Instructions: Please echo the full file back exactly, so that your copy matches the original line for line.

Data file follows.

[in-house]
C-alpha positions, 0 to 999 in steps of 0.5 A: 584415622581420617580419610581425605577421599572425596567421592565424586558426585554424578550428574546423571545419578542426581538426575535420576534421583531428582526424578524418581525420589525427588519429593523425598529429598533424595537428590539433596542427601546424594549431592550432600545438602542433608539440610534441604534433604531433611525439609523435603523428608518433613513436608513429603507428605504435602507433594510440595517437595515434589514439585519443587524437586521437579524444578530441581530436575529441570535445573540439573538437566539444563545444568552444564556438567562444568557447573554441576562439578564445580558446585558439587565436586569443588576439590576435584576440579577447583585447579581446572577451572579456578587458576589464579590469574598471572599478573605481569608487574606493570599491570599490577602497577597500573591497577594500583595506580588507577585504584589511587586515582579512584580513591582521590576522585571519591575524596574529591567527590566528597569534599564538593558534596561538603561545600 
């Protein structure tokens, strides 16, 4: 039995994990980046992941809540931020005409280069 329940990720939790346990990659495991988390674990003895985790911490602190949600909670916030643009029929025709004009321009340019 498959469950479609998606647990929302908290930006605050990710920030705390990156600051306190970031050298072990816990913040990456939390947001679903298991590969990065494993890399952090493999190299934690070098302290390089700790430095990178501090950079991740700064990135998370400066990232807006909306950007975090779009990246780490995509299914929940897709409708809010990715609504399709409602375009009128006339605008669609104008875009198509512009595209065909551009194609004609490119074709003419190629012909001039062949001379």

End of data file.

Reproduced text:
[in-house]
C-alpha positions, 0 to 999 in steps of 0.5 A: 584415622581420617580419610581425605577421599572425596567421592565424586558426585554424578550428574546423571545419578542426581538426575535420576534421583531428582526424578524418581525420589525427588519429593523425598529429598533424595537428590539433596542427601546424594549431592550432600545438602542433608539440610534441604534433604531433611525439609523435603523428608518433613513436608513429603507428605504435602507433594510440595517437595515434589514439585519443587524437586521437579524444578530441581530436575529441570535445573540439573538437566539444563545444568552444564556438567562444568557447573554441576562439578564445580558446585558439587565436586569443588576439590576435584576440579577447583585447579581446572577451572579456578587458576589464579590469574598471572599478573605481569608487574606493570599491570599490577602497577597500573591497577594500583595506580588507577585504584589511587586515582579512584580513591582521590576522585571519591575524596574529591567527590566528597569534599564538593558534596561538603561545600 
């Protein structure tokens, strides 16, 4: 039995994990980046992941809540931020005409280069 329940990720939790346990990659495991988390674990003895985790911490602190949600909670916030643009029929025709004009321009340019 498959469950479609998606647990929302908290930006605050990710920030705390990156600051306190970031050298072990816990913040990456939390947001679903298991590969990065494993890399952090493999190299934690070098302290390089700790430095990178501090950079991740700064990135998370400066990232807006909306950007975090779009990246780490995509299914929940897709409708809010990715609504399709409602375009009128006339605008669609104008875009198509512009595209065909551009194609004609490119074709003419190629012909001039062949001379």